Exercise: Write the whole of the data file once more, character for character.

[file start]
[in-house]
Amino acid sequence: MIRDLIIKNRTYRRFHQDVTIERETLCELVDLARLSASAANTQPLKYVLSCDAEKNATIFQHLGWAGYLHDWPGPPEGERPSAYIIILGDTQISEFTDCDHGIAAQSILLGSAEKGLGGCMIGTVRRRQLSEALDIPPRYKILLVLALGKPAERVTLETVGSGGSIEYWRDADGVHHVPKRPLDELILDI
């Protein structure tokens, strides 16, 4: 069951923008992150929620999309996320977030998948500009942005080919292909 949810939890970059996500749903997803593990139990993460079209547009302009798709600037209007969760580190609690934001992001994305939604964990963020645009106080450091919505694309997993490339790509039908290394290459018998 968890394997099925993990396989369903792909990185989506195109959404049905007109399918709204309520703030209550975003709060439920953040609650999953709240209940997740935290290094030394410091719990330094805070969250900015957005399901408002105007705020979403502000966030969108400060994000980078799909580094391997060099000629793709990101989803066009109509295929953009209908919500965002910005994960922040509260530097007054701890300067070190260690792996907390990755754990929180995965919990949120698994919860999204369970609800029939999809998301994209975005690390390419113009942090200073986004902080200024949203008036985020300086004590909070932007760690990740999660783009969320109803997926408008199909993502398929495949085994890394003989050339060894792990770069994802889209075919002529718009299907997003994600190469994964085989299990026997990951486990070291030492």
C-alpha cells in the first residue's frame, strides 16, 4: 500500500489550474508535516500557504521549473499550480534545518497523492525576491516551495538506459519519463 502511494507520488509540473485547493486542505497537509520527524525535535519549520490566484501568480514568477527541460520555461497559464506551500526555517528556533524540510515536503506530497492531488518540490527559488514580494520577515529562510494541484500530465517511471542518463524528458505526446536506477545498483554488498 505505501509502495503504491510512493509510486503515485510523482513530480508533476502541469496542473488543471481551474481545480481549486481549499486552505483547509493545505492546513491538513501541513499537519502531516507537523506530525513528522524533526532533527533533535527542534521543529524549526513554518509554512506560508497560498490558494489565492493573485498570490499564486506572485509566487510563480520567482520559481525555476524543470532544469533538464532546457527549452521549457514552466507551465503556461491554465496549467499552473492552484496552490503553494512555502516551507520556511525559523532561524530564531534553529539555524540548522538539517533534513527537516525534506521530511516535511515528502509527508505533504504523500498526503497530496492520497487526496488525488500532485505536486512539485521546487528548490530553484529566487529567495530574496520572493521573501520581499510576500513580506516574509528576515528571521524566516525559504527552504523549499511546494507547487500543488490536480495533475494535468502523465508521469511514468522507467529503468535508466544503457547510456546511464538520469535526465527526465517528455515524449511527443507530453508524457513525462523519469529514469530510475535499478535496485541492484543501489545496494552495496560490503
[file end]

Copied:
[in-house]
Amino acid sequence: MIRDLIIKNRTYRRFHQDVTIERETLCELVDLARLSASAANTQPLKYVLSCDAEKNATIFQHLGWAGYLHDWPGPPEGERPSAYIIILGDTQISEFTDCDHGIAAQSILLGSAEKGLGGCMIGTVRRRQLSEALDIPPRYKILLVLALGKPAERVTLETVGSGGSIEYWRDADGVHHVPKRPLDELILDI
């Protein structure tokens, strides 16, 4: 069951923008992150929620999309996320977030998948500009942005080919292909 949810939890970059996500749903997803593990139990993460079209547009302009798709600037209007969760580190609690934001992001994305939604964990963020645009106080450091919505694309997993490339790509039908290394290459018998 968890394997099925993990396989369903792909990185989506195109959404049905007109399918709204309520703030209550975003709060439920953040609650999953709240209940997740935290290094030394410091719990330094805070969250900015957005399901408002105007705020979403502000966030969108400060994000980078799909580094391997060099000629793709990101989803066009109509295929953009209908919500965002910005994960922040509260530097007054701890300067070190260690792996907390990755754990929180995965919990949120698994919860999204369970609800029939999809998301994209975005690390390419113009942090200073986004902080200024949203008036985020300086004590909070932007760690990740999660783009969320109803997926408008199909993502398929495949085994890394003989050339060894792990770069994802889209075919002529718009299907997003994600190469994964085989299990026997990951486990070291030492």
C-alpha cells in the first residue's frame, strides 16, 4: 500500500489550474508535516500557504521549473499550480534545518497523492525576491516551495538506459519519463 502511494507520488509540473485547493486542505497537509520527524525535535519549520490566484501568480514568477527541460520555461497559464506551500526555517528556533524540510515536503506530497492531488518540490527559488514580494520577515529562510494541484500530465517511471542518463524528458505526446536506477545498483554488498 505505501509502495503504491510512493509510486503515485510523482513530480508533476502541469496542473488543471481551474481545480481549486481549499486552505483547509493545505492546513491538513501541513499537519502531516507537523506530525513528522524533526532533527533533535527542534521543529524549526513554518509554512506560508497560498490558494489565492493573485498570490499564486506572485509566487510563480520567482520559481525555476524543470532544469533538464532546457527549452521549457514552466507551465503556461491554465496549467499552473492552484496552490503553494512555502516551507520556511525559523532561524530564531534553529539555524540548522538539517533534513527537516525534506521530511516535511515528502509527508505533504504523500498526503497530496492520497487526496488525488500532485505536486512539485521546487528548490530553484529566487529567495530574496520572493521573501520581499510576500513580506516574509528576515528571521524566516525559504527552504523549499511546494507547487500543488490536480495533475494535468502523465508521469511514468522507467529503468535508466544503457547510456546511464538520469535526465527526465517528455515524449511527443507530453508524457513525462523519469529514469530510475535499478535496485541492484543501489545496494552495496560490503